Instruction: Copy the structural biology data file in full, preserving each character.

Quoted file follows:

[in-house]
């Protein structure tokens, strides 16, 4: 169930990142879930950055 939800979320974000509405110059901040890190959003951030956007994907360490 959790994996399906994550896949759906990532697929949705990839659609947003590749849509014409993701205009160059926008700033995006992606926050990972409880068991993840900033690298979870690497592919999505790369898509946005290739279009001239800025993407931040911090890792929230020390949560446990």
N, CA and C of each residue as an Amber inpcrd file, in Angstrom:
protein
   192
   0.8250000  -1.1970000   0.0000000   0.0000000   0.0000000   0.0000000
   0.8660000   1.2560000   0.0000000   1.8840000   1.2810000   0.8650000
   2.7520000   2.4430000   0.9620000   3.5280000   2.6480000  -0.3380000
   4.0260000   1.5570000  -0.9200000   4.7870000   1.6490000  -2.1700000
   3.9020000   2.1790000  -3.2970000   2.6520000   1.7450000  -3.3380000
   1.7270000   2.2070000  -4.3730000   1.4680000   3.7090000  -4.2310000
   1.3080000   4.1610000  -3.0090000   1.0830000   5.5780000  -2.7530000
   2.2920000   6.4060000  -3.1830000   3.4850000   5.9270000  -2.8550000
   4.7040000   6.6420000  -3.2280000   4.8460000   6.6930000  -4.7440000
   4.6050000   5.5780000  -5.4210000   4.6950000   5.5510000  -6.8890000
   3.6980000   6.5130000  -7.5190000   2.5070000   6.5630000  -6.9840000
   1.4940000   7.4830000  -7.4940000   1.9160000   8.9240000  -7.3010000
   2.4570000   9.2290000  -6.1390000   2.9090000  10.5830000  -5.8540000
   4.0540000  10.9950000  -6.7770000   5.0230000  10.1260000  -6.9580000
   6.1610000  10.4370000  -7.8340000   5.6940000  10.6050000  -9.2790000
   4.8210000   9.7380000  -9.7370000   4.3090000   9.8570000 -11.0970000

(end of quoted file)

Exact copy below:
[in-house]
């Protein structure tokens, strides 16, 4: 169930990142879930950055 939800979320974000509405110059901040890190959003951030956007994907360490 959790994996399906994550896949759906990532697929949705990839659609947003590749849509014409993701205009160059926008700033995006992606926050990972409880068991993840900033690298979870690497592919999505790369898509946005290739279009001239800025993407931040911090890792929230020390949560446990």
N, CA and C of each residue as an Amber inpcrd file, in Angstrom:
protein
   192
   0.8250000  -1.1970000   0.0000000   0.0000000   0.0000000   0.0000000
   0.8660000   1.2560000   0.0000000   1.8840000   1.2810000   0.8650000
   2.7520000   2.4430000   0.9620000   3.5280000   2.6480000  -0.3380000
   4.0260000   1.5570000  -0.9200000   4.7870000   1.6490000  -2.1700000
   3.9020000   2.1790000  -3.2970000   2.6520000   1.7450000  -3.3380000
   1.7270000   2.2070000  -4.3730000   1.4680000   3.7090000  -4.2310000
   1.3080000   4.1610000  -3.0090000   1.0830000   5.5780000  -2.7530000
   2.2920000   6.4060000  -3.1830000   3.4850000   5.9270000  -2.8550000
   4.7040000   6.6420000  -3.2280000   4.8460000   6.6930000  -4.7440000
   4.6050000   5.5780000  -5.4210000   4.6950000   5.5510000  -6.8890000
   3.6980000   6.5130000  -7.5190000   2.5070000   6.5630000  -6.9840000
   1.4940000   7.4830000  -7.4940000   1.9160000   8.9240000  -7.3010000
   2.4570000   9.2290000  -6.1390000   2.9090000  10.5830000  -5.8540000
   4.0540000  10.9950000  -6.7770000   5.0230000  10.1260000  -6.9580000
   6.1610000  10.4370000  -7.8340000   5.6940000  10.6050000  -9.2790000
   4.8210000   9.7380000  -9.7370000   4.3090000   9.8570000 -11.0970000